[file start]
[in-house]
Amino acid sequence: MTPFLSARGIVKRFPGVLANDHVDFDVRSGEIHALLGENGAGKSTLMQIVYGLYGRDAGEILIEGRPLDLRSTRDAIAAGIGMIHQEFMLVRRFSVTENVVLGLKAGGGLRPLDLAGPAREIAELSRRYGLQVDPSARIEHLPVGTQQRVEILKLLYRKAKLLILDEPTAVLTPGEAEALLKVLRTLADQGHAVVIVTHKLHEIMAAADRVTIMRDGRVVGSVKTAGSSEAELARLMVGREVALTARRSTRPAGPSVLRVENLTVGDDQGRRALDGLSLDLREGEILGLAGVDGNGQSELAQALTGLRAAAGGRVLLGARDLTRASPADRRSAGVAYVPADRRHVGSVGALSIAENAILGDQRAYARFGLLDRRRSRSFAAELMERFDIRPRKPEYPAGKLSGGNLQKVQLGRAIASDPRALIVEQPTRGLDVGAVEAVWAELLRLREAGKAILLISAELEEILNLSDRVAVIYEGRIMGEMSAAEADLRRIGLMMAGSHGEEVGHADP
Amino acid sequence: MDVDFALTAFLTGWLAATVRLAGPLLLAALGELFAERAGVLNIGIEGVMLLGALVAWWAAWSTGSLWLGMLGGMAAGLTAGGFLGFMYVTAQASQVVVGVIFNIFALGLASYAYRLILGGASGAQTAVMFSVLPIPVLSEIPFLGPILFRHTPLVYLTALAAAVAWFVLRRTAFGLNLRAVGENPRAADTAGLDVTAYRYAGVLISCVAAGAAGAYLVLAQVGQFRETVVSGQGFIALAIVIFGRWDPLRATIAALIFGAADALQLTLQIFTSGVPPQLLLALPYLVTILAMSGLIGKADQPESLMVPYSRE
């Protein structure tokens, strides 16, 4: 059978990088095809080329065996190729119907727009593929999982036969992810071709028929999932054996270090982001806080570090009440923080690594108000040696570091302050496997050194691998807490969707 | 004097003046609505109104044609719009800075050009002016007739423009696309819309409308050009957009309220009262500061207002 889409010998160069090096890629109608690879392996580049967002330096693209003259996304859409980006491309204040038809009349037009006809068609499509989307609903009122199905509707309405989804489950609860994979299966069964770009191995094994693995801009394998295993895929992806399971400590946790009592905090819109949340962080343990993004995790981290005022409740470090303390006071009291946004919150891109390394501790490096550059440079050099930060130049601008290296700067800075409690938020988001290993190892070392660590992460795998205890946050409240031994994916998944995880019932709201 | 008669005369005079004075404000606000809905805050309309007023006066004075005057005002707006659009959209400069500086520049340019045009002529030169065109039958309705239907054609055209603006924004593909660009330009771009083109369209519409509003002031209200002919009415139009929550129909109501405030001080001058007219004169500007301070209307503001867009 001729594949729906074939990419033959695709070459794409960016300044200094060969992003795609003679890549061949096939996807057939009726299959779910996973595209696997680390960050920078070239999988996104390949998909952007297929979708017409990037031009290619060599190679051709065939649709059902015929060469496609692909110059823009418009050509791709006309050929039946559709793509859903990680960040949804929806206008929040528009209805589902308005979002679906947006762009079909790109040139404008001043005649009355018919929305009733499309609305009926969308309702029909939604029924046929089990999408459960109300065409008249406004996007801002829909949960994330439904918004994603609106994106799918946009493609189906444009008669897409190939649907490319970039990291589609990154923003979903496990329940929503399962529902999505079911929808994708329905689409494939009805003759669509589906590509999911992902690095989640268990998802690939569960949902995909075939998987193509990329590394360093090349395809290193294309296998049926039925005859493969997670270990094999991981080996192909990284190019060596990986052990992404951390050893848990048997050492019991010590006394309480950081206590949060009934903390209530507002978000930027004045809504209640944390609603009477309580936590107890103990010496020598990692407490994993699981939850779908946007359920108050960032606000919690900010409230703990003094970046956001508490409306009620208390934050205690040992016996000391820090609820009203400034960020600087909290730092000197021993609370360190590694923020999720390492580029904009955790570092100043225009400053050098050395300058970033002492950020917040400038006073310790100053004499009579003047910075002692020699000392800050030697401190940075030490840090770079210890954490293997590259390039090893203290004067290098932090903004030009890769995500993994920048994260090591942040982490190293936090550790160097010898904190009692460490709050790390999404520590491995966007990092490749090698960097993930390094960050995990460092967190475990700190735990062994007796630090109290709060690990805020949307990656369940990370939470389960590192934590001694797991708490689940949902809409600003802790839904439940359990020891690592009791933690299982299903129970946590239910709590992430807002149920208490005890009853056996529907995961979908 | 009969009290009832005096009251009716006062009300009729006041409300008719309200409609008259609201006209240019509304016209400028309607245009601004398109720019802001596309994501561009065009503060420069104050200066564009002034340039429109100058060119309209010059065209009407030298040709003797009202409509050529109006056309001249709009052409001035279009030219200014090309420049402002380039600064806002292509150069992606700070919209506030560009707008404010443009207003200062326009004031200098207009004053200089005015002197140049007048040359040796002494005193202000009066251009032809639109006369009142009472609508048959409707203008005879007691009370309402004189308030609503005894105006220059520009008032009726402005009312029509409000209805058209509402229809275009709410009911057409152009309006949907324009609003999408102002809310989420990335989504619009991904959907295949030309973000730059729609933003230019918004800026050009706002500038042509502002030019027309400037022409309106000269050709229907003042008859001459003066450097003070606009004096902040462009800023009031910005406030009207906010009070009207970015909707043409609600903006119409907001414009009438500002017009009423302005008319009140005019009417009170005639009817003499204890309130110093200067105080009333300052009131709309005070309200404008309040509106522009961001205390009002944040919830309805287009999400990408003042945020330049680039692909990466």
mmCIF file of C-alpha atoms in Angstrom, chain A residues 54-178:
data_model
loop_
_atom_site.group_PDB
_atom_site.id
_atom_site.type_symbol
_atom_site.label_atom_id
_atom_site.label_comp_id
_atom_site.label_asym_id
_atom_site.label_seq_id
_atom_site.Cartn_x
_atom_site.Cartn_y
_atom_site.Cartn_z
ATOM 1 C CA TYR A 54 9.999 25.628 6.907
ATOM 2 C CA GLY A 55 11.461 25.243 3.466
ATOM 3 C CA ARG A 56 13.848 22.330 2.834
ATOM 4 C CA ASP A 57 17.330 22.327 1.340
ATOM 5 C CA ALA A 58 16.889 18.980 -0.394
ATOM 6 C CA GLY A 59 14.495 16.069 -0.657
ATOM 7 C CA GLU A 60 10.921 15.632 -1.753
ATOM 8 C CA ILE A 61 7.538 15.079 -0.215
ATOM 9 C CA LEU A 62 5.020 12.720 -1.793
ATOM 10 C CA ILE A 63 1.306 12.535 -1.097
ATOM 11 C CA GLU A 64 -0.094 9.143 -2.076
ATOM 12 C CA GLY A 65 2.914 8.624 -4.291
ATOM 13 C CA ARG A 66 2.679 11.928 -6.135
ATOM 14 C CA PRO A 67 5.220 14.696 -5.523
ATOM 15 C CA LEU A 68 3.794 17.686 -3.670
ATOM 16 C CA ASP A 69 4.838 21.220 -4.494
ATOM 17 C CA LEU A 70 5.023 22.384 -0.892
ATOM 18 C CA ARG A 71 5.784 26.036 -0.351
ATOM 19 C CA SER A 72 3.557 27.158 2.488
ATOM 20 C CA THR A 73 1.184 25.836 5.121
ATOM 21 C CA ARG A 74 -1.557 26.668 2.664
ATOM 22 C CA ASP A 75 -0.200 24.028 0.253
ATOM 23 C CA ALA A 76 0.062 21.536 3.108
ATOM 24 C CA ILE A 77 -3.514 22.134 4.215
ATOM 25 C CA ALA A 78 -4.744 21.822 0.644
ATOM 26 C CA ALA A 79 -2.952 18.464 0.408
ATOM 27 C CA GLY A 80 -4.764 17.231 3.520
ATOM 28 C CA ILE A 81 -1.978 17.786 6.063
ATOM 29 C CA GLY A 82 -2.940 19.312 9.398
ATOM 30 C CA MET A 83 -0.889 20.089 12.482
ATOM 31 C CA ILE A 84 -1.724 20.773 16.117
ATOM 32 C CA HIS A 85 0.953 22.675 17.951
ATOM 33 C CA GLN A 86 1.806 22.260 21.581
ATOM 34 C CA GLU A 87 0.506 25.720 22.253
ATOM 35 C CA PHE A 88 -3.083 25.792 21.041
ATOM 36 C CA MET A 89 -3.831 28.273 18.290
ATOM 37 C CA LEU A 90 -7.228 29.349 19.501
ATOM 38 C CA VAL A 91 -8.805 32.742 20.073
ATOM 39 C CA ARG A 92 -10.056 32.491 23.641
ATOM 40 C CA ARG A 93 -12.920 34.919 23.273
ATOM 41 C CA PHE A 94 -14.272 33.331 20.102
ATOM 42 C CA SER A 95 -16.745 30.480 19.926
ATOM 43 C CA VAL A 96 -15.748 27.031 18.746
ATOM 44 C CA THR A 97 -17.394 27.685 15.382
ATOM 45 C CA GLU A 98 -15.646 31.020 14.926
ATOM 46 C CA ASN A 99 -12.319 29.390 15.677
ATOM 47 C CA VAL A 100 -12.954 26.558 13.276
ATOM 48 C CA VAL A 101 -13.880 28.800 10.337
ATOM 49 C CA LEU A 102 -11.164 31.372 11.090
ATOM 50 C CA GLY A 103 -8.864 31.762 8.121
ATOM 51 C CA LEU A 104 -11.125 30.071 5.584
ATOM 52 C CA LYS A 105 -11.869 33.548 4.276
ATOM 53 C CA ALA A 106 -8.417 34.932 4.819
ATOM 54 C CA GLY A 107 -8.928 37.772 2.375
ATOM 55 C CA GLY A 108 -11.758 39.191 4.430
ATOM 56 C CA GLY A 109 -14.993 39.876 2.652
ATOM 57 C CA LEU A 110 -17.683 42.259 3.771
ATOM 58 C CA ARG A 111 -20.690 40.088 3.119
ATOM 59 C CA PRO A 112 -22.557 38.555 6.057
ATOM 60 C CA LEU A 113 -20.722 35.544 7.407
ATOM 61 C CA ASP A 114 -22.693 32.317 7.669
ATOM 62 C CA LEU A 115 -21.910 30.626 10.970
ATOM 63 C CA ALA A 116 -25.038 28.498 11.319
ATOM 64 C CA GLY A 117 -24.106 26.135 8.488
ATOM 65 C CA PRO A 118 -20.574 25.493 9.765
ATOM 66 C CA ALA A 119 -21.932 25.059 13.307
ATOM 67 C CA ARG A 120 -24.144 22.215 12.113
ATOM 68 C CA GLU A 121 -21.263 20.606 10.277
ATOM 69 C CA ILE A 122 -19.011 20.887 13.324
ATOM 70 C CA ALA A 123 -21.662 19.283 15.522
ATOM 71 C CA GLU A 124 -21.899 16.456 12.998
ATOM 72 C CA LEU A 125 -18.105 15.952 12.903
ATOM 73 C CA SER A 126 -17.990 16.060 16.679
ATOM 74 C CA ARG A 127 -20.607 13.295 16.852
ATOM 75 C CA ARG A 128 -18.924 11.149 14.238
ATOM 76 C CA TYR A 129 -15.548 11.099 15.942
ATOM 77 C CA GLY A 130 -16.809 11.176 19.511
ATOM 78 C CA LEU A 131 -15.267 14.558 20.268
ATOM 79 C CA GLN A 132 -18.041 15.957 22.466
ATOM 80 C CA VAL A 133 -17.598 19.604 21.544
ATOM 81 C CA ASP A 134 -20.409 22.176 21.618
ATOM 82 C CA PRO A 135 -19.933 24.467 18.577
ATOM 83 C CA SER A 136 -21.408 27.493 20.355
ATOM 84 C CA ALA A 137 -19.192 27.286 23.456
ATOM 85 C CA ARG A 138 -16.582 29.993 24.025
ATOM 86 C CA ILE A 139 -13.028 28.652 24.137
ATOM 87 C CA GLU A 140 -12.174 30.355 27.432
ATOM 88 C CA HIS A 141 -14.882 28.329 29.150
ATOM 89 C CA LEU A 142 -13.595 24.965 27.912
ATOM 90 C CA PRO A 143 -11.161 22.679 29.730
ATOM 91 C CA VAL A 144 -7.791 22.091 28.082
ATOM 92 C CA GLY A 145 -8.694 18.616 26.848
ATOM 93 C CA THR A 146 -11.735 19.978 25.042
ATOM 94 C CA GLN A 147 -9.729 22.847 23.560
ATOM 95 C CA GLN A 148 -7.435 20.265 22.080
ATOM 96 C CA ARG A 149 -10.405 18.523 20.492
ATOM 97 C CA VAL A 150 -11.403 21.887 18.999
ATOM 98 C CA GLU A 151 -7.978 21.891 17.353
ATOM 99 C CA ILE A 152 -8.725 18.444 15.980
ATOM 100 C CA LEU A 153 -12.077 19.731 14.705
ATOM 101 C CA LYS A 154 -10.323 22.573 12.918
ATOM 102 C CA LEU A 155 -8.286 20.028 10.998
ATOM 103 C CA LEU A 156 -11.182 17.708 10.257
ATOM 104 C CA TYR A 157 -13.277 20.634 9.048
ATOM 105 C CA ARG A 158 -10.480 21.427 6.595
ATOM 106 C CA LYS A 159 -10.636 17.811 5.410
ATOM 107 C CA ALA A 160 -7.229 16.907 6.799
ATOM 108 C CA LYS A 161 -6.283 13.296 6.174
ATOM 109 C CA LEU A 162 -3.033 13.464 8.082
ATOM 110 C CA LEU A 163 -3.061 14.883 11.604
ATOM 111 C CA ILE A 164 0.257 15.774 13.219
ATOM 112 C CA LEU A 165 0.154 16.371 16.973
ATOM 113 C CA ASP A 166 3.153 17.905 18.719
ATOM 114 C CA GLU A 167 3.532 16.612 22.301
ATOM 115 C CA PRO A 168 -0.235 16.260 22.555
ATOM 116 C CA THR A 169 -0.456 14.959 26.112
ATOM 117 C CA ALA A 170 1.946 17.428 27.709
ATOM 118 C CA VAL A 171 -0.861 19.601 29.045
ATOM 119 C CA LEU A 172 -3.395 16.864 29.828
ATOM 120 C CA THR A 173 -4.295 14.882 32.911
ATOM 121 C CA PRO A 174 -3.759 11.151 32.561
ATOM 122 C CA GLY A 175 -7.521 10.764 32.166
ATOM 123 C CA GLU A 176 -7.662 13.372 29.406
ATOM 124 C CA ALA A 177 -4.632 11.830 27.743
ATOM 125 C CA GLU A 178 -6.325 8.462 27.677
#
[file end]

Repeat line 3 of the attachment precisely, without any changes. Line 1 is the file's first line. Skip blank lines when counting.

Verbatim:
Amino acid sequence: MDVDFALTAFLTGWLAATVRLAGPLLLAALGELFAERAGVLNIGIEGVMLLGALVAWWAAWSTGSLWLGMLGGMAAGLTAGGFLGFMYVTAQASQVVVGVIFNIFALGLASYAYRLILGGASGAQTAVMFSVLPIPVLSEIPFLGPILFRHTPLVYLTALAAAVAWFVLRRTAFGLNLRAVGENPRAADTAGLDVTAYRYAGVLISCVAAGAAGAYLVLAQVGQFRETVVSGQGFIALAIVIFGRWDPLRATIAALIFGAADALQLTLQIFTSGVPPQLLLALPYLVTILAMSGLIGKADQPESLMVPYSRE